Special Report: Walkable Streets

Hamilton: Succeeding And Failing At The Same Time

"On The Cusp", an event recently held in Hamilton, turned a spotlight on Hamilton's ongoing inability to engage in the fundamental transformation it needs.

By Adrian Duyzer
Published May 06, 2012

On Thursday, May 3, the Hamilton-Burlington Society of Architects (HBSA) held an event called On The Cusp. Its theme: "We've been talking about the potential of downtown Hamilton for years. What do we need to do today to realize it?"

The event's keynote speaker was Ken Greenberg. Greenberg is an architect, urban designer, and author of Walking Home, a book about urban renewal that illuminates Greenberg's "passion and methods for rejuvenating neglected cities".

The event was held at the soon-to-be-demolished Hamilton-Wentworth District School Board at 100 Main St. W., and the house was packed.

Greenberg began his keynote address by tracing an arc from his childhood in the period after World War 2 to the present day. "The period after World War 2 was very influential," he said, describing what he called a fundamental "transformation". (Note: quotations in this article are based on my notes from the event and may not be word-for-word accurate.)

"People became infatuated with the automobile," he explained. "They wanted a separated work and home life, and they started living in auto-dependent communities. These cities were totally different from the cities we inhabited for millenia."

Cities are now undergoing a second transformation, which Greenberg dubbed a "hangover" from the first transformation. He believes this transformation is as profound as the one that took place during his childhood.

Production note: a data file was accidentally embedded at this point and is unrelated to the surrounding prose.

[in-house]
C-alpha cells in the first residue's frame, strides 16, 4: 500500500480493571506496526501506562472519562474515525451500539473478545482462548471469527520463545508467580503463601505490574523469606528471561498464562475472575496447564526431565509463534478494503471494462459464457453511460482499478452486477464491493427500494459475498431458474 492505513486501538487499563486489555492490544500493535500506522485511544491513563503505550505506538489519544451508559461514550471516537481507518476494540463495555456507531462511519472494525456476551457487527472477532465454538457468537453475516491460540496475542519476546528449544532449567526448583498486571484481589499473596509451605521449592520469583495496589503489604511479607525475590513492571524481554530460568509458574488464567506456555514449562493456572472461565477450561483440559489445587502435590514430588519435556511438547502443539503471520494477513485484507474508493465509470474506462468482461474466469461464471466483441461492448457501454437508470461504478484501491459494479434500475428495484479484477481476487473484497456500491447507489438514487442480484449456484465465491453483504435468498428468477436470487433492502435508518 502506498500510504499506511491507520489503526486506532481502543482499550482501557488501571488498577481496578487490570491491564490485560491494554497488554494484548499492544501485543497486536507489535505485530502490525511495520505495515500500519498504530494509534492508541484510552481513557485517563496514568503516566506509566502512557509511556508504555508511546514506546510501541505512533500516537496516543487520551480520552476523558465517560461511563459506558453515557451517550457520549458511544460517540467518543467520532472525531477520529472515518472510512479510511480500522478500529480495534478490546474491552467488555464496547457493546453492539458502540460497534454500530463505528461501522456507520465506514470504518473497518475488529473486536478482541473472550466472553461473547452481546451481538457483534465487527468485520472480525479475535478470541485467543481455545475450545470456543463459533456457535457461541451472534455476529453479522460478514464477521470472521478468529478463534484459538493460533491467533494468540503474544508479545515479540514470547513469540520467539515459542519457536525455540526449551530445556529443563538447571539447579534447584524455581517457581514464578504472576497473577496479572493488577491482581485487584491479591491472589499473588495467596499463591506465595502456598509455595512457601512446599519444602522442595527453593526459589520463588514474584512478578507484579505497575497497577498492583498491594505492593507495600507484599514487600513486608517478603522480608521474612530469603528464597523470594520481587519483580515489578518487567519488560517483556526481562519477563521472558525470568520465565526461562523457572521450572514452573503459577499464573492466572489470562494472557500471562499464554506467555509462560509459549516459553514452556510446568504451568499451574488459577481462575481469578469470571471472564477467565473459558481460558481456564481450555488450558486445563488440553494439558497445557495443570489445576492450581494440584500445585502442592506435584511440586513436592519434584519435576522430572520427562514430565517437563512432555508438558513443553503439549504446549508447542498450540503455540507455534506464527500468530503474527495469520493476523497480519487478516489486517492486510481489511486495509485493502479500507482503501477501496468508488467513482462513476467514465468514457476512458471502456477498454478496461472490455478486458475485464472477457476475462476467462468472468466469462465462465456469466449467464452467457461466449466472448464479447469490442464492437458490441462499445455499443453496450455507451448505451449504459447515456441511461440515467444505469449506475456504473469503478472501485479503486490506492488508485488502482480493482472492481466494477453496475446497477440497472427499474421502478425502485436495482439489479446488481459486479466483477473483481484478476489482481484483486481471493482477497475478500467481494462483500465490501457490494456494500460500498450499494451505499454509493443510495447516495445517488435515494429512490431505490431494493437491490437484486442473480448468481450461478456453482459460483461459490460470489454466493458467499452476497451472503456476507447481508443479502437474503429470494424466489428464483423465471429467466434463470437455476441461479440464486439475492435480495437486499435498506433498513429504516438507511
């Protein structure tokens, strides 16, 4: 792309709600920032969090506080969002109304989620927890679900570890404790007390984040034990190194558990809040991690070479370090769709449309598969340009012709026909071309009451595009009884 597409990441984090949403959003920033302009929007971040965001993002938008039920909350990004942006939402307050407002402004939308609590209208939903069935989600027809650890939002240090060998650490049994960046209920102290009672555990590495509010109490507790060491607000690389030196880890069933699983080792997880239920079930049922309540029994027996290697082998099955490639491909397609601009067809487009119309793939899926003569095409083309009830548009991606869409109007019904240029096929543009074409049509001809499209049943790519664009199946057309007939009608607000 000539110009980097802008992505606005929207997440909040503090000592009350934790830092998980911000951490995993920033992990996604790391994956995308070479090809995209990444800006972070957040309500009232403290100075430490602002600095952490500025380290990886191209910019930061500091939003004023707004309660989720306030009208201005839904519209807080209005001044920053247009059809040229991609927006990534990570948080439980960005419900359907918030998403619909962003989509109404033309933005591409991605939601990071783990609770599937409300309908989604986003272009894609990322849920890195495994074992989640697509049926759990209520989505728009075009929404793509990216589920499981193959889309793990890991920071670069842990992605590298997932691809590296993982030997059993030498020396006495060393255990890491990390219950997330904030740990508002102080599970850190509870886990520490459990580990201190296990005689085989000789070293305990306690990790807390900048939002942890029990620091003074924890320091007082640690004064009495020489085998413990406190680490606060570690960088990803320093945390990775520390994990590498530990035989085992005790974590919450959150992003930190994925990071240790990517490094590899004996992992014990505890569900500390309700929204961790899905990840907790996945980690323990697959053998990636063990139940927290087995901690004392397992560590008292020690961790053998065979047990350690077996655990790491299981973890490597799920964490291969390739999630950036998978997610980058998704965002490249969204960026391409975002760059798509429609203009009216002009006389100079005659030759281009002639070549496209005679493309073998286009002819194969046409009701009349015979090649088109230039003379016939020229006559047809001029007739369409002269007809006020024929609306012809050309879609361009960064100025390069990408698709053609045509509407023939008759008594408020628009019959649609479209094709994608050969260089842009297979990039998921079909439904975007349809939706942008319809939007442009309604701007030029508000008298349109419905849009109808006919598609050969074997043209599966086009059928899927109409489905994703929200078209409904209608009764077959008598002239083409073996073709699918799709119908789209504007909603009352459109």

Before World War 2, cities were dense, active communities. Greenberg, who lives in Toronto, displayed a map of Toronto with a dotted line overlaid on it, describing the path of someone starting downtown and walking north up Bathurst Street. As this person walks, they travel through "concentric rings of time", starting with the original city of Toronto and then traveling through suburbs that were built in later decades.

At the beginning the street life is active, dense, and connected. Later, the environment becomes bare, inhospitable and car-dominated.

This journey is identical to the journey along James Street in Hamilton. You begin in a dense, urban, attractive environment. As you travel south the environment becomes increasingly more sparse and car-centric until you arrive in the parking-lot dominated landscape of Upper James near the Linc, a part of Hamilton with the vitality and charm of a moonscape.

James St. S, downtown Hamilton. Image Credit: Google Streetview.

Upper James St. between Fennel and Mohawk. Image Credit: Google Streetview.

Upper James St. near the Linc. Image Credit: Google Streetview.

Logically the next phase ought to be a form of urban environment where everything is paved - an endless expanse of asphalt dotted by buildings placed at great distances from one another. This would transcend the concept of roads and parking lots by merging the two into a single unified paradigm.

In other words, the new Centre Mall.

On The Cusp